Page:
Lionel Trilling and the Critics: Opposing Selves

By John Rodden | Go to book overview

15
“The Moral Critic,” Enquiry
April 1944

Irving Kristol

Irving Kristol (1920—) is the author of Two Cheers for Capitalism (1978), Reflections of a Neoconservative: Looking Back, Looking Ahead (1983), and Neoconservatism: Autobiography of an Idea (1995), among other books. Frequently regarded as the intellectual leader (or “godfather”) of the neoconservative movement that arose in the United States in the 1970s, Kristol was a Trotskyist during his college days and a member of the famous Alcove No. 1 (the cafeteria meeting place of his political student group) at City College of New York, from which he graduated in 1940. In 1943 Kristol became (under the name “William Ferry,” his Trotskyist party name) a contributing editor to Enquiry, a little magazine of the sect of Trotskyists headed by Max Schachtman, and he later became acting editor under his own name.

Kristol abandoned Trotskyism and dropped his commitment to socialism toward the close of his World War II service in the army. After the war, he began writing for little magazines and literary quarterlies, and he became well known in American and British intellectual circles as an essayist/polemicist, an editor, and a provocative thinker and merchant of ideas.

Kristol became acquainted with the Partisan Review circle of intellectuals during his tenure as managing editor of Commentary (1947–52). (Kristol’s 1980 essay, “The Adversary Culture of Intellectuals,” interprets Trilling’s concept from a neoconservative perspective.) Moving to London, Kristol founded and edited (with Stephen Spender) Encounter (1953–59),then returned to the United States and worked as editor at the liberal biweekly The Reporter (1959–60) and as executive vice president of Basic Books (1960— 69).

Perhaps the organ most associated with Kristol and the public policy orientation of neoconservatism is The Public Interest, which Kristol founded (with Nathan Glazer) in 1965 and still edits. In its pages, and in several

-92-

Notes for this page

Add a new note
If you are trying to select text to create highlights or citations, remember that you must now click or tap on the first word, and then click or tap on the last word.
One moment ...
Default project is now your active project.
Project items
Notes
Cite this page

Cited page

Style
Citations are available only to our active members.
Buy instant access to cite pages or passages in MLA 8, MLA 7, APA and Chicago citation styles.

(Einhorn, 1992, p. 25)

(Einhorn 25)

(Einhorn 25)

1. Lois J. Einhorn, Abraham Lincoln, the Orator: Penetrating the Lincoln Legend (Westport, CT: Greenwood Press, 1992), 25, http://www.questia.com/read/27419298.

Note: primary sources have slightly different requirements for citation. Please see these guidelines for more information.

Cited page

Bookmark this page
Lionel Trilling and the Critics: Opposing Selves
Table of contents

Table of contents

Settings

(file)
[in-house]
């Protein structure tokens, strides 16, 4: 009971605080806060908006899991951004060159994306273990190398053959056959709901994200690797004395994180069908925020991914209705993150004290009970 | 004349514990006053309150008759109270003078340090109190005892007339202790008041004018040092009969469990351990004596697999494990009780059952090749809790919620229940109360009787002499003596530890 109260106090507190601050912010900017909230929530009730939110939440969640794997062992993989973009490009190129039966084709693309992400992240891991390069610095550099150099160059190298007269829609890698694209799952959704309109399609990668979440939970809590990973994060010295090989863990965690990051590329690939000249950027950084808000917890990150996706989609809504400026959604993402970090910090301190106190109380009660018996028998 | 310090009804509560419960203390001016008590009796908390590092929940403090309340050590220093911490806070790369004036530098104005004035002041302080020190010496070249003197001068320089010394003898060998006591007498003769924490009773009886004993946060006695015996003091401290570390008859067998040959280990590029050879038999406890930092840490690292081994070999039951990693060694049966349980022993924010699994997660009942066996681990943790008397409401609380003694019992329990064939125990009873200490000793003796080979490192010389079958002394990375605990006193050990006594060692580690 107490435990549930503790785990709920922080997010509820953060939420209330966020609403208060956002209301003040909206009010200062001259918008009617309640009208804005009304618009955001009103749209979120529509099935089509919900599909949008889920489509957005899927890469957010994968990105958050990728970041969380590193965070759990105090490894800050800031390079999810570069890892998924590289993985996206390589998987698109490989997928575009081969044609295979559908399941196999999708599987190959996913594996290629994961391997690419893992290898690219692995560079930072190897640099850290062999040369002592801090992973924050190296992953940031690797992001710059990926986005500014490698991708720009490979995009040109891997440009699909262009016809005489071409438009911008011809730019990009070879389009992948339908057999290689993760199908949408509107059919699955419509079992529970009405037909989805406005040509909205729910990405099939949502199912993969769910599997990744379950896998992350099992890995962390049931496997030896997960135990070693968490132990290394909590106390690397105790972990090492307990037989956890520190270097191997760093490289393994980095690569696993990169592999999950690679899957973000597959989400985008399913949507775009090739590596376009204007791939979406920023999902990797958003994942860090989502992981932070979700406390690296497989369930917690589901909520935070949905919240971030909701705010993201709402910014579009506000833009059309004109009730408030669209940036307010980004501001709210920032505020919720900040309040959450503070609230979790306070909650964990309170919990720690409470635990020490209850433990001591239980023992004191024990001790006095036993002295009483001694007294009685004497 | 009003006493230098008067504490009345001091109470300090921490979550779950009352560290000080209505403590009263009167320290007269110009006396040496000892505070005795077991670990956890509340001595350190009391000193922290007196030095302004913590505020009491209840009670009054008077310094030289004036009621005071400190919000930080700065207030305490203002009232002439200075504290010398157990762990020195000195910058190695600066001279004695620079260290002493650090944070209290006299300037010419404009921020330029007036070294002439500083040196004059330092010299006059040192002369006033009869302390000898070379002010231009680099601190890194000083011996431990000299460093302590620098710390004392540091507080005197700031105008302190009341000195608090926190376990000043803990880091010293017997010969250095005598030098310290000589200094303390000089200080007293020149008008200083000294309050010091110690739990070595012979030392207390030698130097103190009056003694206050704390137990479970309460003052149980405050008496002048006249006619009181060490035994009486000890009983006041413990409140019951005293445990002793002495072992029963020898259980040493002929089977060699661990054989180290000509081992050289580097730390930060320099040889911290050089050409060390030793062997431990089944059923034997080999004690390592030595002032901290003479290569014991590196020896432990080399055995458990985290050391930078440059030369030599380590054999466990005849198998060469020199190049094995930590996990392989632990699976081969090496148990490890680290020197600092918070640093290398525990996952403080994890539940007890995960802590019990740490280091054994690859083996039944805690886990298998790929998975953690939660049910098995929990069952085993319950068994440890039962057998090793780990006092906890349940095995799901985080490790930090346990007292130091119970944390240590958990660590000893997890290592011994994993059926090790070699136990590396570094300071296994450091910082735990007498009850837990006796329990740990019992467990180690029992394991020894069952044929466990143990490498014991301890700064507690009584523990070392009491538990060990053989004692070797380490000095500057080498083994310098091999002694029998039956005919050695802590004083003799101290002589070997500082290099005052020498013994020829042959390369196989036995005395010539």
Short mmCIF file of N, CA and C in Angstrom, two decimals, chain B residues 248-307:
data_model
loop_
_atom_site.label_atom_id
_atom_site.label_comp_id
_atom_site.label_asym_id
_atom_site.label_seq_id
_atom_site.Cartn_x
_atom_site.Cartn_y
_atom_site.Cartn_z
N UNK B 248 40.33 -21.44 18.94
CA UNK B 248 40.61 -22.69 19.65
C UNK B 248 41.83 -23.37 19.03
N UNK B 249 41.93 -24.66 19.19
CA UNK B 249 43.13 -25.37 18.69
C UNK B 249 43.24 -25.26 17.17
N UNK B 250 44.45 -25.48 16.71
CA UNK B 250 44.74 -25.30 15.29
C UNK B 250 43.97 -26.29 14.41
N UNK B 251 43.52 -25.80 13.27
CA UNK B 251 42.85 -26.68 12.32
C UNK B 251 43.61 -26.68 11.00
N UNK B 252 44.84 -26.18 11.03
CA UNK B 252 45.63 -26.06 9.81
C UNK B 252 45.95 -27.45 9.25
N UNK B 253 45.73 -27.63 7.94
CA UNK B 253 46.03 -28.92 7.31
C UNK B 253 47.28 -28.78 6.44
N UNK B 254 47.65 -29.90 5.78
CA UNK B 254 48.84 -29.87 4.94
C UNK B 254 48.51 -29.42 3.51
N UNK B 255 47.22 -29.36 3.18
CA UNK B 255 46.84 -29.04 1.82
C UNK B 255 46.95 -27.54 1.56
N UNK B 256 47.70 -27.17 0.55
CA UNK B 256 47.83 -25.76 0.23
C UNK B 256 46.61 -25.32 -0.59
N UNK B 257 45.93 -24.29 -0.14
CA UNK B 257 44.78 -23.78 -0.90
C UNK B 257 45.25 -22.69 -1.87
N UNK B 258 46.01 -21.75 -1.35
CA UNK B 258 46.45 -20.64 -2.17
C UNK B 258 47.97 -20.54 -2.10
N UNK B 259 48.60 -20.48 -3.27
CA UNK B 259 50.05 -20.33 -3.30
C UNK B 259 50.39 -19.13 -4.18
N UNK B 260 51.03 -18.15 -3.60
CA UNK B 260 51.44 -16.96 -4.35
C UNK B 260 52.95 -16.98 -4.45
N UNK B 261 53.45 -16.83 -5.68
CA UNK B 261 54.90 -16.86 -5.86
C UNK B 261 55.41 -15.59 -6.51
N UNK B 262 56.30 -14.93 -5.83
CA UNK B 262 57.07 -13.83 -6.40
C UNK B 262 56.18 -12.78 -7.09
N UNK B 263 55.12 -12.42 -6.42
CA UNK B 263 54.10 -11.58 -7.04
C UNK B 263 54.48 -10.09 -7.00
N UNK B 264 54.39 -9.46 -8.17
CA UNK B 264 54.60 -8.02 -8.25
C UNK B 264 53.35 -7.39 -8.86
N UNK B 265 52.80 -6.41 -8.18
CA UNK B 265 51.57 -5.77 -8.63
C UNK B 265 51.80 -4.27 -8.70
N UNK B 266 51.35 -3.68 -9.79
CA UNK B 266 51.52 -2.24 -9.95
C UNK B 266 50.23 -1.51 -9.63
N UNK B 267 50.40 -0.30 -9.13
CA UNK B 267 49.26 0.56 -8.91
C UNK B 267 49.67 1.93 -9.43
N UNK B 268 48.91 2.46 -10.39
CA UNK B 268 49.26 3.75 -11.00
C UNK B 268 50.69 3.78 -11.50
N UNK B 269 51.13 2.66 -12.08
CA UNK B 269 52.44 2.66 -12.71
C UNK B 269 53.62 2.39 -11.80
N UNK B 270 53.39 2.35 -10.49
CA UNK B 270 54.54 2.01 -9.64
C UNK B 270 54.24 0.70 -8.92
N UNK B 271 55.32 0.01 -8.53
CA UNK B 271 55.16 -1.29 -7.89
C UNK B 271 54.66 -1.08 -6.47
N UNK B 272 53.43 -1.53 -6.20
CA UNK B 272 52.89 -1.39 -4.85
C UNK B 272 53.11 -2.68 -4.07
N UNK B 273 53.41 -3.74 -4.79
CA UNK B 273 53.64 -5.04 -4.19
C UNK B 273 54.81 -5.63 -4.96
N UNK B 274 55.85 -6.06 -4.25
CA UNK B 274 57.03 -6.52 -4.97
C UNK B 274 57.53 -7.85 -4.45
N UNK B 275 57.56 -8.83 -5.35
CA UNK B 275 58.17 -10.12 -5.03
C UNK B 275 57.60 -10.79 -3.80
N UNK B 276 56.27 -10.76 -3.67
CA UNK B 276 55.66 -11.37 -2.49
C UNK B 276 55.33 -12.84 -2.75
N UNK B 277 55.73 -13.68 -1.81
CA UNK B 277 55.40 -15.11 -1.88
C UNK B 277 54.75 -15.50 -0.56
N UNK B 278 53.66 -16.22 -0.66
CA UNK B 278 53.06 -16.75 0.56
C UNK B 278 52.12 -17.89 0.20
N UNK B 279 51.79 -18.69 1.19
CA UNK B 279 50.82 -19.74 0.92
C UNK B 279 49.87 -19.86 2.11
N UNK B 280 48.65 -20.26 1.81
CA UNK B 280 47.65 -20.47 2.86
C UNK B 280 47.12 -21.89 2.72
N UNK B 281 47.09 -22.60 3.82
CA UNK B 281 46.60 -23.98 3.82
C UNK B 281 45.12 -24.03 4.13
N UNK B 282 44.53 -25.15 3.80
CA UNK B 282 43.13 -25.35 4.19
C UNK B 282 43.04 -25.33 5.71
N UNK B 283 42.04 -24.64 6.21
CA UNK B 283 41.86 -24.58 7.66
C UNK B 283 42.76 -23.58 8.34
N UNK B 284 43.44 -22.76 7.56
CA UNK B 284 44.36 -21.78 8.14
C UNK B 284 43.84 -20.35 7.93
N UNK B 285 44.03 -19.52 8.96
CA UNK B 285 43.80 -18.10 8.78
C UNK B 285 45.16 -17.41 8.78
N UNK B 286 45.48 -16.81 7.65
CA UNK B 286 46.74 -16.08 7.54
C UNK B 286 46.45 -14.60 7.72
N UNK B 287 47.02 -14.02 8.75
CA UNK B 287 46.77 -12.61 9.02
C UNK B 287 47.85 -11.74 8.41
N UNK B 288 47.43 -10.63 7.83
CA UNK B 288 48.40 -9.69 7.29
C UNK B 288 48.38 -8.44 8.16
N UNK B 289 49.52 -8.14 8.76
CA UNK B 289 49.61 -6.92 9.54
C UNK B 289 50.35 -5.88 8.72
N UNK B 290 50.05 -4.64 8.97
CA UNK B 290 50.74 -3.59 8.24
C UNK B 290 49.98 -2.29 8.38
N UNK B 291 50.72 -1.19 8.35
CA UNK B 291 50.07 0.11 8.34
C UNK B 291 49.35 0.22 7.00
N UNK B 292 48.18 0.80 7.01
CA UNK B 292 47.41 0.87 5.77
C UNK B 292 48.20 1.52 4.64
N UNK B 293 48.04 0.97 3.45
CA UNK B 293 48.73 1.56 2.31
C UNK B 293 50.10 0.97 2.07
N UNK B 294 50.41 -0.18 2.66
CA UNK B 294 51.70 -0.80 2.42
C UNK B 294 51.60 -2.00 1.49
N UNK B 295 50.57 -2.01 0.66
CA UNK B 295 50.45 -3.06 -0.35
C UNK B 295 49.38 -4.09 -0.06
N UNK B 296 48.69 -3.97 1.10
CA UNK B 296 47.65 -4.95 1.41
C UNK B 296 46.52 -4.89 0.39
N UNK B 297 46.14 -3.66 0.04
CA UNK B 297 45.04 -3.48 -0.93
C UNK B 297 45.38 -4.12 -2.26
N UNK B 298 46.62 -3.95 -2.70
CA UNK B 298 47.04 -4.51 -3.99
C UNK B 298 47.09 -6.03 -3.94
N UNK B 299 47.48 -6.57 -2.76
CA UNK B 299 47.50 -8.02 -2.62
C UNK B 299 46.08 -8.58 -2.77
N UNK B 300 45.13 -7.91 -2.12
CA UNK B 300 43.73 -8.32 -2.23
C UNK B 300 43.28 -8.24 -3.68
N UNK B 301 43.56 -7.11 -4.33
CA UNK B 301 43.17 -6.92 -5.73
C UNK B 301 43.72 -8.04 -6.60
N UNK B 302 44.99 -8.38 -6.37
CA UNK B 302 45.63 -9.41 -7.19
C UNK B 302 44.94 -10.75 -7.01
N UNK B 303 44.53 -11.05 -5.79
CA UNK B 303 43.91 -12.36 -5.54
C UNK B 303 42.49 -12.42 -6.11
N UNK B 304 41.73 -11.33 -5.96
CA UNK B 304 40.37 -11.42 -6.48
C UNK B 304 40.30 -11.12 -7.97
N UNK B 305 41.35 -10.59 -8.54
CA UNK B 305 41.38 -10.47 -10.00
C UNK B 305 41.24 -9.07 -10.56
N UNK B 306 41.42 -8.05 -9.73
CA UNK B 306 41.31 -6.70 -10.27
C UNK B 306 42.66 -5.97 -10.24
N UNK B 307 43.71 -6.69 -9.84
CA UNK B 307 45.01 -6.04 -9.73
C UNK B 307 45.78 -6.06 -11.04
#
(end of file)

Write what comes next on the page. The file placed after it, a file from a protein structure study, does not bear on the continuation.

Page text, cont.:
Settings

Typeface
Text size Smaller Larger Reset View mode
Search within

Search within this book

Look up

Look up a word

  • Dictionary
  • Thesaurus
Please submit a word or phrase above.
Print this page

Print this page

Why can't I print more than one page at a time?

Help
Full screen
Items saved from this book
  • Bookmarks
  • Highlights & Notes
  • Citations
/ 490

matching results for page

    Questia reader help

    How to highlight and cite specific passages

    1. Click or tap the first word you want to select.
    2. Click or tap the last word you want to select, and you’ll see everything in between get selected.
    3. You’ll then get a menu of options like creating a highlight or a citation from that passage of text.

    OK, got it!

    Cited passage

    Style
    Citations are available only to our active members.
    Buy instant access to cite pages or passages in MLA 8, MLA 7, APA and Chicago citation styles.

    "Portraying himself as an honest, ordinary person helped Lincoln identify with his audiences." (Einhorn, 1992, p. 25).

    "Portraying himself as an honest, ordinary person helped Lincoln identify with his audiences." (Einhorn 25)

    "Portraying himself as an honest, ordinary person helped Lincoln identify with his audiences." (Einhorn 25)

    "Portraying himself as an honest, ordinary person helped Lincoln identify with his audiences."1

    1. Lois J. Einhorn, Abraham Lincoln, the Orator: Penetrating the Lincoln Legend (Westport, CT: Greenwood Press, 1992), 25, http://www.questia.com/read/27419298.

    Cited passage

    Thanks for trying Questia!

    Please continue trying out our research tools, but please note, full functionality is available only to our active members.

    Your work will be lost once you leave this Web page.

    Buy instant access to save your work.

    Already a member? Log in now.

    Search by... Author
    Show... All Results Primary Sources Peer-reviewed

    Oops!

    An unknown error has occurred. Please click the button below to reload the page. If the problem persists, please try again in a little while.